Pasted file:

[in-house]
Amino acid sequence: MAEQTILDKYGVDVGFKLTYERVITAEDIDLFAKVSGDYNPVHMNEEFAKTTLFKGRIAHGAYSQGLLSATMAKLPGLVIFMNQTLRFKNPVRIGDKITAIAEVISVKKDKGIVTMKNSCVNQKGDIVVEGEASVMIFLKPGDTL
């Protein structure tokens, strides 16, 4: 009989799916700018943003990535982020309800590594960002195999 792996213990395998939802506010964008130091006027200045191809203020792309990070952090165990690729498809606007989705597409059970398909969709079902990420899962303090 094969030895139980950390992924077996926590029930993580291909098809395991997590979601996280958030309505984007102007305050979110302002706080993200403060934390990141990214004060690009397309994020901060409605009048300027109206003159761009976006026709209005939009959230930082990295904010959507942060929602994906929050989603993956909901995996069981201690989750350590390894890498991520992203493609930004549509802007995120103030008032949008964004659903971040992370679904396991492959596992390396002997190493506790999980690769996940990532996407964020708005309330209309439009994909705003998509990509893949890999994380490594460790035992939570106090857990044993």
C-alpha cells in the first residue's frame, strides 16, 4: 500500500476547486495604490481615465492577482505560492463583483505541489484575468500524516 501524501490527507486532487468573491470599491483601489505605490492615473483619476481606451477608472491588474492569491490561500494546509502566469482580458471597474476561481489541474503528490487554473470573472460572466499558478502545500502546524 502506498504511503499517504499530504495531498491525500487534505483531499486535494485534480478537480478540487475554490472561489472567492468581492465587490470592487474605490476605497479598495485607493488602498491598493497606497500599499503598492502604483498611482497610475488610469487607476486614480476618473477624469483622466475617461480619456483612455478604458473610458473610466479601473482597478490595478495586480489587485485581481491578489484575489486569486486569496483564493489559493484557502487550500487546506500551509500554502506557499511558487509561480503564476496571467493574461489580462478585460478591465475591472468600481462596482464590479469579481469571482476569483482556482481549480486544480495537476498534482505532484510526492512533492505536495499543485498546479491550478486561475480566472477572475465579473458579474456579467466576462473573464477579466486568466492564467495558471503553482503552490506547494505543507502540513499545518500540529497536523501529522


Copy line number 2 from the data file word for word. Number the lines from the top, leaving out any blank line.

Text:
Amino acid sequence: MAEQTILDKYGVDVGFKLTYERVITAEDIDLFAKVSGDYNPVHMNEEFAKTTLFKGRIAHGAYSQGLLSATMAKLPGLVIFMNQTLRFKNPVRIGDKITAIAEVISVKKDKGIVTMKNSCVNQKGDIVVEGEASVMIFLKPGDTL